I'm sorry to say it doesn't look like we'll be done by Valentine's Day as I'd hoped, but I guess that's okay since you'll still be getting a FREE READ out of it. We'll just move everything back a bit and just keep enjoying the story.
So let's see what's going on in Macau today, shall we? Enjoy!!!
So let's see what's going on in Macau today, shall we? Enjoy!!!
Hustle Into Love
* * * * *
“How much longer?” Mace stared at the street ahead and wished he were the one driving. He wanted to be doing something more than sitting on his ass. “We don’t have much time.”
“Just a few more minutes, sir.” Cái glanced in the rear view mirror. “I am following Hui Sun’s car, and his driver knows many shortcuts. He says we will get there in time.”
“We better,” Mace muttered. “If that ship has left I’m going to take it out of Sun’s hide.”
“I’d be happy to hold him for you.” Chantal’s bodyguard, Eric, who was also sitting in one of the front seats, looked as angry as Mace felt.
“Easy, you two.” Lì patted Mace’s arm soothingly. “I do believe that Hui is more anxious than we are to get to Chantal.”
“He wants to find his daughter,” Mace disagreed. He remembered the look on the older man’s face and suppressed a shudder. Once Hui Sun had recovered from the devastating blow his daughter had dealt him, he was all business. He’d called downstairs to alert Cái, who was Lì and Mace’s driver, then ordered a car for himself. While waiting for Sun to make arrangements for a few extra men, Mace had phoned Eric to have him meet them. He wanted all the help he could get. Minutes later they were heading for the harbor.
Hui hadn’t said anything else, but Mace was pretty sure Chóngdé wouldn’t be getting hugs and kisses from her father. Making a man like Sun lose face in such a dishonorable way would be a death sentence for anyone else. And family or not, Mace wasn’t sure dear old dad would be granting his daughter a stay of execution.
“We are approaching the port,” Cái announced. “Two minutes.”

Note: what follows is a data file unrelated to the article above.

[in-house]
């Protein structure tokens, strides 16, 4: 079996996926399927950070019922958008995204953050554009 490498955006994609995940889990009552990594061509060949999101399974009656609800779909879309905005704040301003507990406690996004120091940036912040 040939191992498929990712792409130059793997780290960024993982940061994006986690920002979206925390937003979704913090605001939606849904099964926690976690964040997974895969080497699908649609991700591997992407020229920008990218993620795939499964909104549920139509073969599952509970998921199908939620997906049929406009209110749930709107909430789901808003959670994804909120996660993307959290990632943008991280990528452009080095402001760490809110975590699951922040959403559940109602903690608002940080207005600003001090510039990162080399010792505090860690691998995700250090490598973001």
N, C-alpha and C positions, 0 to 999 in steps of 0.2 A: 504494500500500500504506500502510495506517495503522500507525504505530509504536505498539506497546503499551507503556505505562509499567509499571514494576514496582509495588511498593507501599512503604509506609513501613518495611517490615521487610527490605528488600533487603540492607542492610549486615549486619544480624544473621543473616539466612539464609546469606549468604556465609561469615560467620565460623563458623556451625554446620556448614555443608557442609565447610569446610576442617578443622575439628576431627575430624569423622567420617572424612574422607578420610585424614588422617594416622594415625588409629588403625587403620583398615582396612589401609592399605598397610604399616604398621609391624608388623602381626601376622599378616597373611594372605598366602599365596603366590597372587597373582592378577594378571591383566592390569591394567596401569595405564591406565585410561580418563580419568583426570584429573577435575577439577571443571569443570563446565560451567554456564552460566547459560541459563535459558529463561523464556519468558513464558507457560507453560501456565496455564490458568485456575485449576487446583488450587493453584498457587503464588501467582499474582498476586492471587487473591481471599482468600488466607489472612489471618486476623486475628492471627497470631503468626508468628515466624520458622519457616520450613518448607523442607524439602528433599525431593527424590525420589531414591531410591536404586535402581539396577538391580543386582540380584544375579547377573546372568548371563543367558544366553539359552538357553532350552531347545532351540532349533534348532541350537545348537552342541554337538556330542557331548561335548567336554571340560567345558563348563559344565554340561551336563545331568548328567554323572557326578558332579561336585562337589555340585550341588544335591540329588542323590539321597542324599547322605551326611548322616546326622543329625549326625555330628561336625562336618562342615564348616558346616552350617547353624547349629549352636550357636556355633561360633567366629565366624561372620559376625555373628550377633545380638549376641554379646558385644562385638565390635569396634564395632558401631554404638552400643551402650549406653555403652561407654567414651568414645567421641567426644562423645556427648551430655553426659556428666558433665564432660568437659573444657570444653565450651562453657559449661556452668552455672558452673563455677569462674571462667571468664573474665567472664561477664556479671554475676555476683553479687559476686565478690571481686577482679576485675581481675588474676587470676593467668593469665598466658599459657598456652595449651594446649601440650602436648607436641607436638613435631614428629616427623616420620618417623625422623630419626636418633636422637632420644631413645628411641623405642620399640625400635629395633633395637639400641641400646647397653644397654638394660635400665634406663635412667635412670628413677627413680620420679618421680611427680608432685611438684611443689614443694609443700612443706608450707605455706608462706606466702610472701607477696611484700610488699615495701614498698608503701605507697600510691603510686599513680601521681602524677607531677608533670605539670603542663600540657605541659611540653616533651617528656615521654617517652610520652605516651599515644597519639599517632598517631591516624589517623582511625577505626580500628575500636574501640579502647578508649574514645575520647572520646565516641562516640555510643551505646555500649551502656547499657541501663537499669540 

“And not a second too soon!” Eric cracked his knuckles in anticipation.
“You’re sure Chóngdé is still there?” Mace glanced at his brother. “You’re positive?”
Lì nodded. “Yes, she is there. After some…convincing, one of Hui’s men finally admitted she was there supervising the last transfer of cargo. It seems it is an unusual occurrence, so it lends credence to our belief Chantal is on board.”
“She damn well better be. You called the police?”
“Yes.” Lì’ jaw tensed. “My friend was not happy—he wished to deal with his daughter himself—but it needed to be done. Chóngdé must pay for her actions.”
“She’ll pay all right.” Mace growled out the words. If he had his way the greedy little bitch wouldn’t get off the ship alive. “How many men did Sun bring? Is he sure he can trust them? Chóngdé’s paid enough of his crew off already, so how will he know who to depend on?”
“He chose only those who are on his private staff. I believe a dozen or so. Those who can be trusted absolutely.”
Eric swore under his breath at that statement.
“Trusted. Right.” Mace snorted, agreeing with the bodyguard’s disbelief. “I’ll bet Sun cleans house after this is all over.”
“Yes.” Lì looked sad. “And there are many who will pay for Chóngdé’s actions. To go against a man of Hui Sun’s reputation is no small thing.”
Mace couldn’t care less what happened to the people who’d helped Chóngdé. They all deserved whatever punishment was doled out to them. “As long as Chóngdé get’s what coming to her.”